Thicker gauge strings do require more tension in order to maintain the proper pitch associated with standard tuning on a guitar--but it's nothing that your guitar isn't already designed to handle. Over a very, very long period of time the tension of those thicker strings could cause some damage, but it's likely that you will have retired the guitar before that happens; besides if it does indeed ever happen it's a simple repair. Electric guitarists are lucky because their instruments are so much easier to repair than acoustic instruments.
Any time you change the action on your instrument take it to a reputable luthier for a setup--that or learn how to do it yourself so you can save the cash for that cool pedal you want. String gauge changes usually require intonation adjustments, bridge height adjustments, pickup height adjustments, and in some special cases nut adjustments. The truss rod rarely needs any major adjustments in this case, but I have had to do a few turns here and there. The set you are using is pretty hefty, but unless the strings don't fit properly into the nut you shouldn't have any problems. If they fit really tight, then use some graphite lubricant as @ledfloyd suggests or get the nut slotted. Know this, however, once you expand the slots on the nut there's no going back without incurring additional costs.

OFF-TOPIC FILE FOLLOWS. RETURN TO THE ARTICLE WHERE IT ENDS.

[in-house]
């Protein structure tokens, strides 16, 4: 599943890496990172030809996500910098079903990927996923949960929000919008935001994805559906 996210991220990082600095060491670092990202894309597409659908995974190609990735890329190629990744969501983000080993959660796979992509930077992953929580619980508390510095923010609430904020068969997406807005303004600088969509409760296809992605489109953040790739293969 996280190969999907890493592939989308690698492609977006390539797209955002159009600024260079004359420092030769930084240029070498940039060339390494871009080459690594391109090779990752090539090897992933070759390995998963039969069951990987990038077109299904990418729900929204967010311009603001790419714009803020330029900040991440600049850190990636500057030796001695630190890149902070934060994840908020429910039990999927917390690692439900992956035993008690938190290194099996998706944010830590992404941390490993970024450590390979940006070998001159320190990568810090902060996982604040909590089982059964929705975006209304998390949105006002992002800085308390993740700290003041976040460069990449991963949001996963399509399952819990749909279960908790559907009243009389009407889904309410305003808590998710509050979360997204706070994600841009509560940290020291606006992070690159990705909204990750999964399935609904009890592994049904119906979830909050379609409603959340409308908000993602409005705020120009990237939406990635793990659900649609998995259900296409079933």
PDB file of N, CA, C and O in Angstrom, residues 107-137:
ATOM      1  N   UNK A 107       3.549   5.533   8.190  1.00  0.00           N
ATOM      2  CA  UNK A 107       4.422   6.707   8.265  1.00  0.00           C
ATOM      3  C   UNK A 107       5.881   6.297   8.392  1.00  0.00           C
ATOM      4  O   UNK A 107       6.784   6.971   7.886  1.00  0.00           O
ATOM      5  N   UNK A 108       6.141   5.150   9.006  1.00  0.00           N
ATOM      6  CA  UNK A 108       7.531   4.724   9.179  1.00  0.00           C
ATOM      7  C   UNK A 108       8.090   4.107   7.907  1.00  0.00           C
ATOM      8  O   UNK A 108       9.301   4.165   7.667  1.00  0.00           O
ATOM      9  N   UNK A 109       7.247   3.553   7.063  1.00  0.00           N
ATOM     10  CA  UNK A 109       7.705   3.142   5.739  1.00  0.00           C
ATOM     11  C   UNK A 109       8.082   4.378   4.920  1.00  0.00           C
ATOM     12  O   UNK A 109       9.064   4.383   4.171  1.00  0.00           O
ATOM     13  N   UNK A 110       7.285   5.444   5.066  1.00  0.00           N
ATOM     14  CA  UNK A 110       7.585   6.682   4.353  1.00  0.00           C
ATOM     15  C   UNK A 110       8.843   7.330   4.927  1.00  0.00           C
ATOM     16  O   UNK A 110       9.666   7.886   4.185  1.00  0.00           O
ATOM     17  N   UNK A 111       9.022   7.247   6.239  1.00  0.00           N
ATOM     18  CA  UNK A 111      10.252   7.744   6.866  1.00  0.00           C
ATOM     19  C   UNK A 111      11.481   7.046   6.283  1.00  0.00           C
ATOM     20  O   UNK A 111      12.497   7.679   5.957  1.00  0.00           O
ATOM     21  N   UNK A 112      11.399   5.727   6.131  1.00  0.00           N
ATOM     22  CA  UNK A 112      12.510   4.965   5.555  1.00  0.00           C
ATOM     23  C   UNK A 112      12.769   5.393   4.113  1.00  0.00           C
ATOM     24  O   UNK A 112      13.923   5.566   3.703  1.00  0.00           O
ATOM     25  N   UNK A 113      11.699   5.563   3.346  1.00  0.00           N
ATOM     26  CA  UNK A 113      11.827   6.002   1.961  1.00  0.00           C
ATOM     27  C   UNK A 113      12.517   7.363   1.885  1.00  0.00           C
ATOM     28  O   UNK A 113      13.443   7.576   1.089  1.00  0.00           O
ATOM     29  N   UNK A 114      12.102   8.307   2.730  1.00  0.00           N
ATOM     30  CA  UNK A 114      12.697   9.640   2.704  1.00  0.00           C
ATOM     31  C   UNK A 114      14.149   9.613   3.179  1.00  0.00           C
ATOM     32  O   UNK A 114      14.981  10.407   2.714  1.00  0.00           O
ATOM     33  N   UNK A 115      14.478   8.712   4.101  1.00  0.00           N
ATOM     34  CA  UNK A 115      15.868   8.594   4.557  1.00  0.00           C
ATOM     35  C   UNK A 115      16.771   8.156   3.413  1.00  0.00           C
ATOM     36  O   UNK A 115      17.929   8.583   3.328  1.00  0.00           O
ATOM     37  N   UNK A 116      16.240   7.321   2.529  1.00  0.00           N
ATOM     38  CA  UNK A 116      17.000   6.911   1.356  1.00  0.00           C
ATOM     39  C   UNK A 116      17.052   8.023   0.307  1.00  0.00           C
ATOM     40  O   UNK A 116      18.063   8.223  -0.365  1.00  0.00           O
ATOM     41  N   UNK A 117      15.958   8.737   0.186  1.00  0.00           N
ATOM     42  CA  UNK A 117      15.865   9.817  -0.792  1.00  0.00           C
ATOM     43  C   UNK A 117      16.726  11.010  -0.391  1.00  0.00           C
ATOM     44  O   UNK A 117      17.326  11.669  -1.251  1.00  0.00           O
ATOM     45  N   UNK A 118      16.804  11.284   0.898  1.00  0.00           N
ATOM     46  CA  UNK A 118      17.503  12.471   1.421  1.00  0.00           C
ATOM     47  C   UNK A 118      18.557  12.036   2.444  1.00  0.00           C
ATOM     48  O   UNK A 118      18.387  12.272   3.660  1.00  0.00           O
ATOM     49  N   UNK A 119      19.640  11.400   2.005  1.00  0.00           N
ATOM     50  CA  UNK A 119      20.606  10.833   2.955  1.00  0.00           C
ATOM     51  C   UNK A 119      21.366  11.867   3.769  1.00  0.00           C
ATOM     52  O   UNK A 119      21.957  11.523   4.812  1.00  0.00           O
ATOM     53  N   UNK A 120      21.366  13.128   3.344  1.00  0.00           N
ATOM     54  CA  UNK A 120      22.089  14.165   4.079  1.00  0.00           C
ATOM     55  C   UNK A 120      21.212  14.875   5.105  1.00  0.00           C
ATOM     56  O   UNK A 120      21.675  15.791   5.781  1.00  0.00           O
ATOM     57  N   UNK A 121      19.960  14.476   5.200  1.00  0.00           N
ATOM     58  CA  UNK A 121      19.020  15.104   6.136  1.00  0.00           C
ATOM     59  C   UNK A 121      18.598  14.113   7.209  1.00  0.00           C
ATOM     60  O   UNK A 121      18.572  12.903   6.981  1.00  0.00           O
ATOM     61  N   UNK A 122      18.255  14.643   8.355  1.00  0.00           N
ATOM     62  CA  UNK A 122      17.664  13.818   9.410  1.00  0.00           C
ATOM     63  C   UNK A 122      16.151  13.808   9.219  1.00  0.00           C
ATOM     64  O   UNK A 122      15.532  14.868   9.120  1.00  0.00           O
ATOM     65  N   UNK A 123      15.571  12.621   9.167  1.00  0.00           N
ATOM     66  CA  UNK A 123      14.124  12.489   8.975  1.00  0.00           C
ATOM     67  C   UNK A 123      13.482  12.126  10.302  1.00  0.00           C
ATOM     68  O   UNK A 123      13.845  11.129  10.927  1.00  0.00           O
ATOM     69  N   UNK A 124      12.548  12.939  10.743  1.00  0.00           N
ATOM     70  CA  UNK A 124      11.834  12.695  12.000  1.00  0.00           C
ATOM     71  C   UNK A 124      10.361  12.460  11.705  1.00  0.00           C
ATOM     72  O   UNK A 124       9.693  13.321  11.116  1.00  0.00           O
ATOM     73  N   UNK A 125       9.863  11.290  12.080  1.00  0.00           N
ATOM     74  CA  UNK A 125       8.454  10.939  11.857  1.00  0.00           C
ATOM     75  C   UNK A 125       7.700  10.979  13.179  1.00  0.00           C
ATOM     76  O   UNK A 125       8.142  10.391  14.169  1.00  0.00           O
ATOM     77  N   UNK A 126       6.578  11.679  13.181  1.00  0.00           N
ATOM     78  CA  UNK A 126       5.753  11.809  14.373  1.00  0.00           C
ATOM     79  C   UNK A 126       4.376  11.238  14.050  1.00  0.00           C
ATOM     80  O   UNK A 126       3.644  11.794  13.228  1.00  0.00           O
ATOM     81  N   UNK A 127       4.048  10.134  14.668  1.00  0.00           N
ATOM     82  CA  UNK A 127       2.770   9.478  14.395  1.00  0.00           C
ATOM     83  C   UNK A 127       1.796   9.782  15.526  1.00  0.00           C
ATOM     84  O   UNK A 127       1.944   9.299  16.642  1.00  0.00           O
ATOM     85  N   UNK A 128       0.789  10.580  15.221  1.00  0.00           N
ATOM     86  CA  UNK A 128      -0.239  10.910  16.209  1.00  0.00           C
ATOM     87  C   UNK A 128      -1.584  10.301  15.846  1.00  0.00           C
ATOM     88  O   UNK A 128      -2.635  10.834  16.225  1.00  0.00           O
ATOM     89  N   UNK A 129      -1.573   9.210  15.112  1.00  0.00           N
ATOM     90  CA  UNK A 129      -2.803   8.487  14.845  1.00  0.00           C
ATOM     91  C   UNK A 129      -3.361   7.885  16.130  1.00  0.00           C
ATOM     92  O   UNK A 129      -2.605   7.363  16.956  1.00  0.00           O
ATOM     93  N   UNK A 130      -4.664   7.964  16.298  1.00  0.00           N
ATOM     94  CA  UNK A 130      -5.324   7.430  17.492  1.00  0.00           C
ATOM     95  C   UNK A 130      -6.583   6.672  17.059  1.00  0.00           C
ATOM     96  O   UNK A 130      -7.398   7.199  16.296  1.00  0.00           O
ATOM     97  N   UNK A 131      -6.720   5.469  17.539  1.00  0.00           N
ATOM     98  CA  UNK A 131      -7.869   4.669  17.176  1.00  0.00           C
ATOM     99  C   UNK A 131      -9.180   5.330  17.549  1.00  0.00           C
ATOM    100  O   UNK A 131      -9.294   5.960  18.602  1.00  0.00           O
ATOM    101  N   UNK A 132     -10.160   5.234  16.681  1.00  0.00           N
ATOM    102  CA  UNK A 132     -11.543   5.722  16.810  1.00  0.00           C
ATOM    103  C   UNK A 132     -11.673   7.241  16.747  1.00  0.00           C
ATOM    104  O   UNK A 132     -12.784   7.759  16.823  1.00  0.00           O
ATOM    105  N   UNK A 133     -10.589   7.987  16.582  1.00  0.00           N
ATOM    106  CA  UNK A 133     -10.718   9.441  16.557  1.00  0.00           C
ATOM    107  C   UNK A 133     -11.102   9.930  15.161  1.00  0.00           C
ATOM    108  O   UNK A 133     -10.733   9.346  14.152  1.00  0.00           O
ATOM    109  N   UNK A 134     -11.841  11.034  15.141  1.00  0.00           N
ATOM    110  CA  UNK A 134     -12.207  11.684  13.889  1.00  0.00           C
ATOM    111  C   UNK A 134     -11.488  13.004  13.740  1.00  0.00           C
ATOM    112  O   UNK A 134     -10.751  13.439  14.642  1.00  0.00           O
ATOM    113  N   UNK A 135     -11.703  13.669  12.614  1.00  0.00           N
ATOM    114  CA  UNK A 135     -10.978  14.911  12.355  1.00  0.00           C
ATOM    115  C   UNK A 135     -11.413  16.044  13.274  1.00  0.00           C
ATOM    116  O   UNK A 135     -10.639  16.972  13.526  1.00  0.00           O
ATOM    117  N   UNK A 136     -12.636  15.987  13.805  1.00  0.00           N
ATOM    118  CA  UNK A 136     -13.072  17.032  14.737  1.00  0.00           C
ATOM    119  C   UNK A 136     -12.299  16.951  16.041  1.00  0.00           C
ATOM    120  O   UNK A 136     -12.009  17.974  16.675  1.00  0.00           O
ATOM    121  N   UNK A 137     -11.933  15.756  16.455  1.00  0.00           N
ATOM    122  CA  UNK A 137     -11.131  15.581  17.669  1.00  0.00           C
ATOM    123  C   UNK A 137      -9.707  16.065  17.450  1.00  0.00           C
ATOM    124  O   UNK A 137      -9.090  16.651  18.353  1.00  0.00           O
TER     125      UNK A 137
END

Your tuning keys will likely be okay. Most mass produced guitars skimp in this area anyway--so a replacement there would likely be a nice upgrade, but I'd only do it if they break or cause serious tuning instability.
Concerning finding a luthier that won't rip you off: I'd recommend you find a local guy you can develop a relationship with instead of going to a mega-store. Local guys will usually work harder for your business--at least those who understand who their competition is i.e. those giant mega-stores. If you want to be armed with some ideas on how to approach talking to them, and I always support that, then simply follow this advice: if it doesn't play right take it back and make them fix it or don't do business there again. Tell them this, politely, up front. I took one of my firebirds in for a new nut to a local shop and they completely screwed it up--I don't really understand how they screwed it up that bad, the high e string was hanging off the fretboard by about a millimeter. I took it back and they said they'd fix it, but they charged me for the material for the new nut. I don't do business there anymore. Instead I found an older local guy who's honest and dynamite at what he does. No compaints since.